Fire pits have come a long way since humans first discovered fire. Nowadays, digging a hole in the ground is not nearly as trendy as the sleek new design of a low smoke fire pit. And while fires are still a great place to gather or grill food, the added benefit of a low smoke fire pit is – you guessed it, less smoke.
For the sake of this article, a traditional fire pit will be one that’s dug into the ground, or part of an immovable structure. A low smoke fire pit will be considered one that’s main of stainless steel and is able to be moved around.
While there is not such thing as a smokeless fire pit, these new-fangled low smoke fire pits do create considerably less smoke than a traditional fire. For starters, these fire pits are specifically designed with the end user in mind, and one of the biggest consumer questions is, “How do I get my fire to have less smoke?”
With some state-of-the-art engineering, of course!
Here are a few main differences between a traditional fire pit and a low smoke fire pit.
With a traditional fire pit the cost can vary drastically. It can cost next to nothing if you have a shovel to dig a hole, or it can cost a few thousand dollars to landscape an entire backyard with stones and brick to make your fire pit come to life.
A low smoke fire pit typically ranges around a few hundred dollars, they don’t require any digging or contractors, and you can find them online or at retailers.
Traditional fire pits don’t move. They are either a hole in your ground, or they are part of a brick or stone foundation.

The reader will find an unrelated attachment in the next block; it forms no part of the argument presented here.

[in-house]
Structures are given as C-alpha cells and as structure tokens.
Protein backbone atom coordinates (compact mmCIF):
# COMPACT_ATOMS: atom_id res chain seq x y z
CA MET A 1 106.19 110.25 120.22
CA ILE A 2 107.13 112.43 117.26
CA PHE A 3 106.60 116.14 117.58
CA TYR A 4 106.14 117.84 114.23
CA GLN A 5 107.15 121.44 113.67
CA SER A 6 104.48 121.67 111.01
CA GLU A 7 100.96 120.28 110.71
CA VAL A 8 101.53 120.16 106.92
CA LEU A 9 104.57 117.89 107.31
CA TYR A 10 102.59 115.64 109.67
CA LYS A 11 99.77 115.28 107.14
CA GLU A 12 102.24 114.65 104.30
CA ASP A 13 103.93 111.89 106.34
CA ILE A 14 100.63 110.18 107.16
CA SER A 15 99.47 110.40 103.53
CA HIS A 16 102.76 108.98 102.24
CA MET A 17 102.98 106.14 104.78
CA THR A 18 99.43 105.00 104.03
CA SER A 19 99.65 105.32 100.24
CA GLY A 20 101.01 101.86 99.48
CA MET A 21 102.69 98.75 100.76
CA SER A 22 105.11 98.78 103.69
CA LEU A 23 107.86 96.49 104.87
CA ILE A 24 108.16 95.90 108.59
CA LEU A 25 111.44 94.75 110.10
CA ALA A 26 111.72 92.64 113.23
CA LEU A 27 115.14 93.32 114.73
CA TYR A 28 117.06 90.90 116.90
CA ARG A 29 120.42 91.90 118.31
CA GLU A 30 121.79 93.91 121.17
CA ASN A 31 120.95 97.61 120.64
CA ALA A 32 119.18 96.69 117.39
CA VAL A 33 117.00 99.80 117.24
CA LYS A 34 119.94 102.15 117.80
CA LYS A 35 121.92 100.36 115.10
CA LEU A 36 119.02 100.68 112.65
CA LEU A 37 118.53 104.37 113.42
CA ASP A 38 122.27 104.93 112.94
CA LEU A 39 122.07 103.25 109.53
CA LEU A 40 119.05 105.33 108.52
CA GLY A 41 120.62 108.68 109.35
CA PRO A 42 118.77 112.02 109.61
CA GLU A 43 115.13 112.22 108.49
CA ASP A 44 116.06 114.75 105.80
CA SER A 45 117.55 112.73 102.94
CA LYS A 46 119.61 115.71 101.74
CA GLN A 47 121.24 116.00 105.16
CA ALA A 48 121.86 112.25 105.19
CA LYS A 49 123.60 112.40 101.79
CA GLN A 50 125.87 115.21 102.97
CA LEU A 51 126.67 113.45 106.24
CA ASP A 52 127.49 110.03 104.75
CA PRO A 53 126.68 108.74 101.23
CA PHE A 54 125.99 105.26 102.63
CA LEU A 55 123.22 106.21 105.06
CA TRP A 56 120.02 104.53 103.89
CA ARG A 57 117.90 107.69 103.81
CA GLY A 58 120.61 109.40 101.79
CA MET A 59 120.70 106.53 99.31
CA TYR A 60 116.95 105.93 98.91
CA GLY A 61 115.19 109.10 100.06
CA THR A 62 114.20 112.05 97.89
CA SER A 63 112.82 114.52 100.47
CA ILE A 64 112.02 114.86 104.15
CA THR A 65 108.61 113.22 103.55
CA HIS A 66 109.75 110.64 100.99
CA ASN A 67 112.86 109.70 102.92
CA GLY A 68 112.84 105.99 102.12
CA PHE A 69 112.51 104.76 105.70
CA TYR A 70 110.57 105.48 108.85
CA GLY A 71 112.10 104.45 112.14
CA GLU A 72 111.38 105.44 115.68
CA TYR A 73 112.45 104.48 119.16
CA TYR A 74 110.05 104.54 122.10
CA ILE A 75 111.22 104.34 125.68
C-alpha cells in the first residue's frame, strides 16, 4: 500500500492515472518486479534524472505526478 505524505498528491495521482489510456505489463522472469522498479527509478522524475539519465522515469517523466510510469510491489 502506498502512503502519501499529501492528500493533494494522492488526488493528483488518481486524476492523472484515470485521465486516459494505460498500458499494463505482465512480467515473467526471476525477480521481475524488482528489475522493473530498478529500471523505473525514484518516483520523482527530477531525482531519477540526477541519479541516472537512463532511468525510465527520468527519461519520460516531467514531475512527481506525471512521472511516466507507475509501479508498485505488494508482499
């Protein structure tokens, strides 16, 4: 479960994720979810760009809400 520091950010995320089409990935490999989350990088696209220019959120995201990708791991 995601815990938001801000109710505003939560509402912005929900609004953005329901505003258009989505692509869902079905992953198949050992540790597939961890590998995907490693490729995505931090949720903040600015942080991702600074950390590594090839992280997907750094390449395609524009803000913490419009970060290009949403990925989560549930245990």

This works for many people, but for those who are looking to bring their fire with them, a low smoke fire pit provides portability to your fire pit.
Traditional fire pits can vary in temperature quite a bit, depending on how they are made, what kind of fuel is used, etc.
In a low smoke fire pit, the temperature is more consistent, and some of these fire pits get up to 1000 degrees! They are generally made out of stainless steel, so they are able to withstand the heat.
A traditional wood-burning fire pit will leave behind considerable amounts of soot and residue. This can require a shovel or other yard tools to dispose of the ashes once your fire has burned out.
A low smoke fire pit produces significantly less ash. They’re not nearly as messy as a traditional pit, and they won’t leave you smelling like smoke either.
While deciding what kind of fire pit is best for you can seem a bit overwhelming, hopefully these insights can help you make an informed decision on how to move forward with your traditional or low smoke fire pit.